Was The Death Of Army Private LaVena Johnson Murder Or Suicide?
“Our LaVena would never do this to herself,” Linda Johnson insists of her daughter. “Someone did this. Someone took her from us.”
A 19-year-old soldier from Missouri died days before her birthday while serving in the Middle East, and her family disputes an official investigation that determined her death was a suicide.
On July 19, 2005, Private LaVena Lynn Johnson was found dead from a fatal gunshot wound in Balad, Iraq, where she was stationed with the Army.
LaVena’s father, John Johnson, recalled how he and his wife, Linda, learned the tragic news around 7 a.m. that morning.
“Linda got up and looked out the window and she said, ‘John, there’s a soldier standing on the porch,’” he said, St. Louis Public Radio reported. “I knew then … it was not good news. Something has happened to LaVena.”
After a monthslong investigation into the teenager’s death, the U.S. Army Criminal Investigation Command concluded in a report that the soldier used her M-16 rifle to shoot herself in the mouth inside a contractor’s tent.
Witnesses told special agents that LaVena may have gone through a breakup and was depressed when she allegedly took her own life.
The Johnsons, however, pointed out that just two days earlier, LaVena talked with them and was excited she would be home for Christmas since she and her battalion were to return to the States within months.
“She told us not to decorate the tree until she got home,” Linda told Dateline. “We said we’d wait for her, of course. She was so happy to be coming home.”
The soldier’s grieving father eventually launched his own investigation into what happened. He pored over photographs, witness statements, documents, and other evidence linked to the case.
John contended his daughter’s arms were too short to have pulled the trigger on her rifle in order to shoot herself in the mouth. And he believed that an M-16 rifle should have left a bigger wound than what appeared in crime scene photos, which, he said, also showed she appeared to have been beaten.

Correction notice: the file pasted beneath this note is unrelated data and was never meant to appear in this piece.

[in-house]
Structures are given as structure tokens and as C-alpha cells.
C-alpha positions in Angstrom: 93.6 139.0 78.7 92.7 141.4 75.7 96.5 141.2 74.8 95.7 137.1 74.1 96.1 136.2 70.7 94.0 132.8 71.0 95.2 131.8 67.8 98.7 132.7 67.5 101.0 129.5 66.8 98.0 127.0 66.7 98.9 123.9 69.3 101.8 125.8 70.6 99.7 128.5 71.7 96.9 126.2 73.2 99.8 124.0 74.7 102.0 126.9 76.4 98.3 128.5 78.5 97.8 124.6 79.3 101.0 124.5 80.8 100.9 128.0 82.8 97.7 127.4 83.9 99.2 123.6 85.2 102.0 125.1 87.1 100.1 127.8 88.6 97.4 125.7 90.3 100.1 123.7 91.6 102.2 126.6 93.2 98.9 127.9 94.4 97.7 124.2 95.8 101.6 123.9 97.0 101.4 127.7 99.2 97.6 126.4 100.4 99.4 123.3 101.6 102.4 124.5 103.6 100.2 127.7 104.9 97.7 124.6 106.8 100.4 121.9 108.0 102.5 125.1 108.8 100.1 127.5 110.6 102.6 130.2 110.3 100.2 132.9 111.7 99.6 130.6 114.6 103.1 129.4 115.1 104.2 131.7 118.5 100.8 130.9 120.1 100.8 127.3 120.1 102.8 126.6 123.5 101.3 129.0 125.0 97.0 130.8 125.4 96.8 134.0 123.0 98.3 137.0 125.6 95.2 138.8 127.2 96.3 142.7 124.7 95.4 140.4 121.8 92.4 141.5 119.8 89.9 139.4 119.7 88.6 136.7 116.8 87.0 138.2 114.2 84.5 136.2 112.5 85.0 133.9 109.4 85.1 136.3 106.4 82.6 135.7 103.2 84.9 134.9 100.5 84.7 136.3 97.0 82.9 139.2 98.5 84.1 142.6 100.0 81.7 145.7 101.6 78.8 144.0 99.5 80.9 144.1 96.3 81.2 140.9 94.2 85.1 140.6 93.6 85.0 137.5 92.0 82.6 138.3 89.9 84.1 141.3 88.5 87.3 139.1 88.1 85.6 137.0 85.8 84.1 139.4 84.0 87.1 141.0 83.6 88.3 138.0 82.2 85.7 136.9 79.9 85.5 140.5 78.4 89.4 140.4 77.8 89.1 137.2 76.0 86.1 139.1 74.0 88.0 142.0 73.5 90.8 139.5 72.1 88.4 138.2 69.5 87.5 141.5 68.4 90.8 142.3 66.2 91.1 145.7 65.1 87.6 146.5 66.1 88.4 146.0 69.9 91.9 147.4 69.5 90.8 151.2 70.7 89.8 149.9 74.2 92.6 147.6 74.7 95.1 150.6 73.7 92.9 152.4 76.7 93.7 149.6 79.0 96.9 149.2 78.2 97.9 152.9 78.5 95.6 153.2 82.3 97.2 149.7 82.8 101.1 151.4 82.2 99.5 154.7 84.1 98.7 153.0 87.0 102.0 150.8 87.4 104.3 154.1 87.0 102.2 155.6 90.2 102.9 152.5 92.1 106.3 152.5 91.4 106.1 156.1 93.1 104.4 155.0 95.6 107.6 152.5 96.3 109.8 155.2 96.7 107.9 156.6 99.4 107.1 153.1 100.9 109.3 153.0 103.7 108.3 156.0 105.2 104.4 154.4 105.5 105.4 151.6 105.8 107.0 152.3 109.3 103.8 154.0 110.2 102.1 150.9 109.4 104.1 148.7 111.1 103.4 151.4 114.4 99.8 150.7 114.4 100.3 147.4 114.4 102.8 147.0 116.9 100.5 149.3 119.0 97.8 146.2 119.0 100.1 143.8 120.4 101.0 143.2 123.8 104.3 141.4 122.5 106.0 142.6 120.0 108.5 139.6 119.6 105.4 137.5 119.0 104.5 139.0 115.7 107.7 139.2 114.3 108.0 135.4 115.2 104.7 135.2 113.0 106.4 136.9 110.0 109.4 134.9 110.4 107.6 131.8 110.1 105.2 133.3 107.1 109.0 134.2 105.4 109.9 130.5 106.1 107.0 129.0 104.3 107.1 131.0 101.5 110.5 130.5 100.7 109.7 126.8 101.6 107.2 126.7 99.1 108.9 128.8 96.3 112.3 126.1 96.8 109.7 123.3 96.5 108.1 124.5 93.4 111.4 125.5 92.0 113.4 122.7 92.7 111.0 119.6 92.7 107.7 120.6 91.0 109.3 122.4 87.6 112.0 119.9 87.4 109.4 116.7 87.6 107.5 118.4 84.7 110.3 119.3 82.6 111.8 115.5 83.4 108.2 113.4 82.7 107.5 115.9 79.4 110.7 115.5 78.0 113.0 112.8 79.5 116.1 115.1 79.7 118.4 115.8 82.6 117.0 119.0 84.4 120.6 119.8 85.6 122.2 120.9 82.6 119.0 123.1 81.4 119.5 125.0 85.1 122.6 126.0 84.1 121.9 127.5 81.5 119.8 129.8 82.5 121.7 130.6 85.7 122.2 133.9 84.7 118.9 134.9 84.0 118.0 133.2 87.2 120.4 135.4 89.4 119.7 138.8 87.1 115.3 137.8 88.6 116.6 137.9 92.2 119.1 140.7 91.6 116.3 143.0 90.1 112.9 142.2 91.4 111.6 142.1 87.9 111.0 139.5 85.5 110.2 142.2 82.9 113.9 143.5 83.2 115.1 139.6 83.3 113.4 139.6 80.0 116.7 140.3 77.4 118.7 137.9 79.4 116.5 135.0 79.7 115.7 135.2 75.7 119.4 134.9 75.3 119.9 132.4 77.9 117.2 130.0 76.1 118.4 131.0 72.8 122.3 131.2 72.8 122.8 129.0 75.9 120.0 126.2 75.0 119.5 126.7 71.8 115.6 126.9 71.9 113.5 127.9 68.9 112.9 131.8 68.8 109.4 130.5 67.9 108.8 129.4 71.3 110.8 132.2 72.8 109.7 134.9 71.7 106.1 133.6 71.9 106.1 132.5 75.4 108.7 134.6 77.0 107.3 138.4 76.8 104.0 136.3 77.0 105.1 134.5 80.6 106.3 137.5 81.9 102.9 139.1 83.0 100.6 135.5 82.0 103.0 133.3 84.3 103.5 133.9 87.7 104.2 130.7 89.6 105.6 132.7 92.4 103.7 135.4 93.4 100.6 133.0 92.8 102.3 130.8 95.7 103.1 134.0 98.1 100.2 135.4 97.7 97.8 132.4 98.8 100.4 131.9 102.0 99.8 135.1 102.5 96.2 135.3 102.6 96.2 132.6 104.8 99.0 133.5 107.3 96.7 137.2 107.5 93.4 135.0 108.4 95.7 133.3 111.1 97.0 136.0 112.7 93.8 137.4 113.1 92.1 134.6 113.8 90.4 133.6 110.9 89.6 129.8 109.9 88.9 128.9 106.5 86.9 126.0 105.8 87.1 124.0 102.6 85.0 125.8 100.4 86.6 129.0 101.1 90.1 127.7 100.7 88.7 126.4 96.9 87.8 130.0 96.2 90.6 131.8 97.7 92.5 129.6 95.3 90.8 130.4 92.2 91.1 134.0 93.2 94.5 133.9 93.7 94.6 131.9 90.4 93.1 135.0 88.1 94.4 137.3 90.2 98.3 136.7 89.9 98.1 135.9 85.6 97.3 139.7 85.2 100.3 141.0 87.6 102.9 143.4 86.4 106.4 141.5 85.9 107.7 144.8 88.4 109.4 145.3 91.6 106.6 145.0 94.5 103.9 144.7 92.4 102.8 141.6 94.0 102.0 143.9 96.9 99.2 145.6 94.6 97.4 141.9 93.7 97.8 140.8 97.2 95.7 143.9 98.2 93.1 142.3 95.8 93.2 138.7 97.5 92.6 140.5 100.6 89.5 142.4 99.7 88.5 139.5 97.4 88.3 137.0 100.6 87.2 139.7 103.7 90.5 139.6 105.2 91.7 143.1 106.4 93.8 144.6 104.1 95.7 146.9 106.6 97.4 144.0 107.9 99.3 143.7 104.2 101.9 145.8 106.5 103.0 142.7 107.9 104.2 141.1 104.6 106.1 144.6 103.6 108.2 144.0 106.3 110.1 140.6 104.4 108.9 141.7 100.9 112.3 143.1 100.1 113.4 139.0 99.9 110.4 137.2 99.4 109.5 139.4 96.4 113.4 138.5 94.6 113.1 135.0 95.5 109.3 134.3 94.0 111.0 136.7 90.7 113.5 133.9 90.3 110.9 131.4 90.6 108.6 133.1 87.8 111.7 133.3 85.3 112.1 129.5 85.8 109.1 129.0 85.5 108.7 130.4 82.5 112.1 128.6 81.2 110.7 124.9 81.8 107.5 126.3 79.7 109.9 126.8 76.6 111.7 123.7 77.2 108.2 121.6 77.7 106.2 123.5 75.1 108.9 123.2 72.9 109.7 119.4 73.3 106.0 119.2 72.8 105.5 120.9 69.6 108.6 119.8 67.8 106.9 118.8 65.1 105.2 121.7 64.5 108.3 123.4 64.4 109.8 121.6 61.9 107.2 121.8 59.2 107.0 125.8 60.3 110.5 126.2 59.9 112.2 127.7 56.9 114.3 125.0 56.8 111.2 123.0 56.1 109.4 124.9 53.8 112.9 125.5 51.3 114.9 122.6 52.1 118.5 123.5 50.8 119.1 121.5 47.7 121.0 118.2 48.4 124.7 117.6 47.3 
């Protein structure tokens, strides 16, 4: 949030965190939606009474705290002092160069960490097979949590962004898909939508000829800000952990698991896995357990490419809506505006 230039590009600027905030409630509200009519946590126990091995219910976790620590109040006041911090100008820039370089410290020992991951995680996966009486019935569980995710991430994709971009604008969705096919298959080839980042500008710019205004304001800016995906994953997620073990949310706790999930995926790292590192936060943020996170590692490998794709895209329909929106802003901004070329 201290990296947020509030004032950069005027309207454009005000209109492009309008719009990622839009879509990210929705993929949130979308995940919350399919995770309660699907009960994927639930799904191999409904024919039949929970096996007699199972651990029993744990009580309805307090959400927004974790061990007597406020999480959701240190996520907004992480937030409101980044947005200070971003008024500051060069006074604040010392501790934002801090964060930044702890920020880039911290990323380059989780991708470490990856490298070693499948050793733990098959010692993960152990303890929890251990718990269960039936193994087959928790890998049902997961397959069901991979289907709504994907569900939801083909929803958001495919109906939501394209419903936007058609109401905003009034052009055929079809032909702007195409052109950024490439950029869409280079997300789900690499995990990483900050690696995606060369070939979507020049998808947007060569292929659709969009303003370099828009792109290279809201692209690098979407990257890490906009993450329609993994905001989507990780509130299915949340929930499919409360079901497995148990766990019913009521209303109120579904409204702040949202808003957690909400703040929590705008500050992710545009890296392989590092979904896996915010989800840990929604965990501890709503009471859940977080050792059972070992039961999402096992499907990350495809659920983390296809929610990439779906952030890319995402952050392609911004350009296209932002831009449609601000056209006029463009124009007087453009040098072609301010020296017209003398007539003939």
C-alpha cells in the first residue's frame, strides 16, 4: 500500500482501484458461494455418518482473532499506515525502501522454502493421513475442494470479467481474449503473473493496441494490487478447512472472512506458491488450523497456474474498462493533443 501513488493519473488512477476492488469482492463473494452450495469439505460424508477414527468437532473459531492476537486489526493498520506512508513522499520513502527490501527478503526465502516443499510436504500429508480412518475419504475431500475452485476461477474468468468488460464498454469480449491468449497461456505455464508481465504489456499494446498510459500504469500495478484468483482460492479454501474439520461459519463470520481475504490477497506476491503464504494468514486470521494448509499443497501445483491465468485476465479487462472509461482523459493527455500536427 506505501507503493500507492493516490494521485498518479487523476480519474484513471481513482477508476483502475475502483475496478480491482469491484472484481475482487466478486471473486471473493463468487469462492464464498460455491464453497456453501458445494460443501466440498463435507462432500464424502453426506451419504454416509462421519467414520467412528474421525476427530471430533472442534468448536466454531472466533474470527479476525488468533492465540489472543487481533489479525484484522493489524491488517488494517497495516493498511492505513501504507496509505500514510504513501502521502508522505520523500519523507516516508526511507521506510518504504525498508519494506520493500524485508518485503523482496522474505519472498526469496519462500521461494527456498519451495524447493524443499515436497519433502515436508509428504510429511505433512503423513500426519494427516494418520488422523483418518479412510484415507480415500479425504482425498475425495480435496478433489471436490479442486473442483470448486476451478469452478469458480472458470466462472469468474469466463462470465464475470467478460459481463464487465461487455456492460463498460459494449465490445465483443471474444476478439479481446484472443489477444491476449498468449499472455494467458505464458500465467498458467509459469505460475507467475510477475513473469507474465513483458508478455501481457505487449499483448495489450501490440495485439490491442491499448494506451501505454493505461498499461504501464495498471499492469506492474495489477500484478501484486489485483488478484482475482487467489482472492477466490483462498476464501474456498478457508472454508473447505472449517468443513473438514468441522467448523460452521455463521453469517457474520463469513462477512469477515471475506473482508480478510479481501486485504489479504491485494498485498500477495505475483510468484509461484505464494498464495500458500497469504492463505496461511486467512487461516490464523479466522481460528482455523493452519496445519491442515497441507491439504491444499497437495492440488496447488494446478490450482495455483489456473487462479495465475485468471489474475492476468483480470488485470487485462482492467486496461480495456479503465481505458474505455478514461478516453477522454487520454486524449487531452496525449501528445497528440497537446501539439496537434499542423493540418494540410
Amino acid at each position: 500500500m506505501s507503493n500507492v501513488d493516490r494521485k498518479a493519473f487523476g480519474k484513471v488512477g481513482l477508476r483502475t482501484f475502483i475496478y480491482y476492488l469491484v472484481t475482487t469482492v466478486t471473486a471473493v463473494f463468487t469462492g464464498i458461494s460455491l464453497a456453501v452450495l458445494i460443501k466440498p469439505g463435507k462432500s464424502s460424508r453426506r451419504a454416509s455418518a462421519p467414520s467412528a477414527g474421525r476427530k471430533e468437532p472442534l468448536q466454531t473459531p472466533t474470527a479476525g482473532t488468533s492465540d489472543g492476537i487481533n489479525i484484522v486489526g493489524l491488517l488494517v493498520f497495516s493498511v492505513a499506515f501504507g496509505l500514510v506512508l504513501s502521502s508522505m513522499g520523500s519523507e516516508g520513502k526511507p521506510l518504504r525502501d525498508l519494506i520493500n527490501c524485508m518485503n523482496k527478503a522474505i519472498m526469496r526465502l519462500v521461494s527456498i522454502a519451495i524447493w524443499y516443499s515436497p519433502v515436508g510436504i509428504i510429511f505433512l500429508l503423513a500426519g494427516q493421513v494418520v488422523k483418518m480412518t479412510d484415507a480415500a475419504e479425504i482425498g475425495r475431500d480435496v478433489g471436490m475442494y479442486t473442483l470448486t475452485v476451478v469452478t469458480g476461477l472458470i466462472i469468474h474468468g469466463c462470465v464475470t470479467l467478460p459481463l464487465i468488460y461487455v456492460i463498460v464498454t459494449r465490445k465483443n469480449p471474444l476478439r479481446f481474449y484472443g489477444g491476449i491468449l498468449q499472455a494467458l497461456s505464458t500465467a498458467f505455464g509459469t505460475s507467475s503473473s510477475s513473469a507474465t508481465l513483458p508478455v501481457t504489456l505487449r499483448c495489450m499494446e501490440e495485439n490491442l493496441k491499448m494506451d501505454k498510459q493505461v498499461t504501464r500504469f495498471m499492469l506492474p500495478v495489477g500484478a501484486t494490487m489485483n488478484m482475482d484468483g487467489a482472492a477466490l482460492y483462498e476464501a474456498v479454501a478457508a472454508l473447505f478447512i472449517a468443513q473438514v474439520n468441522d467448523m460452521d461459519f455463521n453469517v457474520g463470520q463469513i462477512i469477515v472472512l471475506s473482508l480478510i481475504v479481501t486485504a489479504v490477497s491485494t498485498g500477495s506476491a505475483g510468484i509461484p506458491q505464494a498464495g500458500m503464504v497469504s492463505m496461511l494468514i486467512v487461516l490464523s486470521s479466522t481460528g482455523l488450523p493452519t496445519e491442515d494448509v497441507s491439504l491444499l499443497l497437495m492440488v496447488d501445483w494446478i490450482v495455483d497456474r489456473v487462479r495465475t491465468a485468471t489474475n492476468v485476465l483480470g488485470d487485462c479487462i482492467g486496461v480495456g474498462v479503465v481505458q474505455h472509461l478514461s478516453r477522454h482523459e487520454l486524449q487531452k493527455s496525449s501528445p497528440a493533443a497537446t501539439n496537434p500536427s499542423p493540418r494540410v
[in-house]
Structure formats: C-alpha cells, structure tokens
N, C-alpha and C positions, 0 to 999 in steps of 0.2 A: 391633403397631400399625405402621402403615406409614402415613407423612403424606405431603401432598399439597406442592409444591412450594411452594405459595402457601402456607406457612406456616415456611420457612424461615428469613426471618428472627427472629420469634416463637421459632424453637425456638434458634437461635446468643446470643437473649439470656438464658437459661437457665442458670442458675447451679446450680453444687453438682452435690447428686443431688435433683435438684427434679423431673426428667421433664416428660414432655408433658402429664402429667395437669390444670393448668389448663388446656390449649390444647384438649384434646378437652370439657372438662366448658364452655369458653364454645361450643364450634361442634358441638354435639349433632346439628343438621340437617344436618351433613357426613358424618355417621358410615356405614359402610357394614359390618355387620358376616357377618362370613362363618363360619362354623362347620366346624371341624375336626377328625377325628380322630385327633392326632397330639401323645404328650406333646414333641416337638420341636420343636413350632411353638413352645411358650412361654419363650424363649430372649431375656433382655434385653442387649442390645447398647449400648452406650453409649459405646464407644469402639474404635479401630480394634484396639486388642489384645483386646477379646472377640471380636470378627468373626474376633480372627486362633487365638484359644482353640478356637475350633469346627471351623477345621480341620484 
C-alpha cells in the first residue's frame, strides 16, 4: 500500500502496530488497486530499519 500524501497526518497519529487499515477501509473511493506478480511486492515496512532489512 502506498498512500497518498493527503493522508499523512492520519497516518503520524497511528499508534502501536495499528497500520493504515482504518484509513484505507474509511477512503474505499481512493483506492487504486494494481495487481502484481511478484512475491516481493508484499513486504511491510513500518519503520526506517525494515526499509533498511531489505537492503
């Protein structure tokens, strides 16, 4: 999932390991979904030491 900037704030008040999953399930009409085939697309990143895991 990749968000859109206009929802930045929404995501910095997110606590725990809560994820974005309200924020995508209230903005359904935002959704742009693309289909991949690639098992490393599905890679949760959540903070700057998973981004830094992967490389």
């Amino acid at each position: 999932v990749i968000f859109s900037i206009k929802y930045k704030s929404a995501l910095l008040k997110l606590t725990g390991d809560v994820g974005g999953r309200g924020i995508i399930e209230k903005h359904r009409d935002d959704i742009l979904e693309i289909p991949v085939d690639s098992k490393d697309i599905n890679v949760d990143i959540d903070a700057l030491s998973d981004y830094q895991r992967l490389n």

According to John, the bullet that killed LaVena was never found and she left no suicide note.
The Johnsons had LaVena’s body exhumed in 2007, but the results of an independent autopsy were inconclusive.
“She was looking forward to her future, looking forward to coming home, and looking forward to having another job,” John said of the former high school honor student who enlisted in the Army so she could pay her own way through college.
“When you come and tell me my 19-year-old daughter didn’t value life and that’s all she did, she valued all life,” he said.
According to St. Louis Public Radio, John believed his daughter may have been raped and murdered as part of a coverup. NPR reported that images John received of his daughter's body show abrasions to the face, burns, a broken nose, and signs of sexual abuse.
“She would never do this,” Linda told Dateline. “Our LaVena would never do this to herself. Someone did this. Someone took her from us.”
In a statement, Christopher Grey, Chief of Public Affairs for the Criminal Investigation Command, reiterated that an official investigation determined LaVena’s death was “a tragic suicide.”
“Our lengthy and very thorough investigation by highly-trained Special Agents is based in fact; testimonial evidence, physical evidence, and forensic evidence,” Grey said. “The independent autopsy findings by the Armed Forces Medical Examiner's Office came to the same conclusion. Tragically, there are many misrepresentations of the facts being circulated on the internet that are false and unsubstantiated.’’
However, Grey noted, Army officials would reopen the investigation if credible new evidence concerning LaVena ever surfaces.
The Cold Case Investigative Research Institute, an independent group made up of over 5,000 students and 600 forensic professionals that take in-depth looks into unsolved crimes for families and law enforcement, spent three years looking into LaVena’s death at the Johnsons’ request. In 2014, the group ultimately concurred with the Army’s findings.
“There was nothing about this case that we could go back to the Army to say you need to re-look at it,’’ said the group’s founder, Sheryl McCollum. “We didn’t have anything new. We didn’t have anything that suggested wrongdoing. I wish I could call that family with something different.”
Still, LaVena’s father is standing by his conviction that his daughter didn’t kill herself.
“They plucked out part of my heart,’’ he says of the Army. “I can’t get it back. But I’m going to fight until I get justice for her. We’re just going to keep doing what we can to keep our story alive.”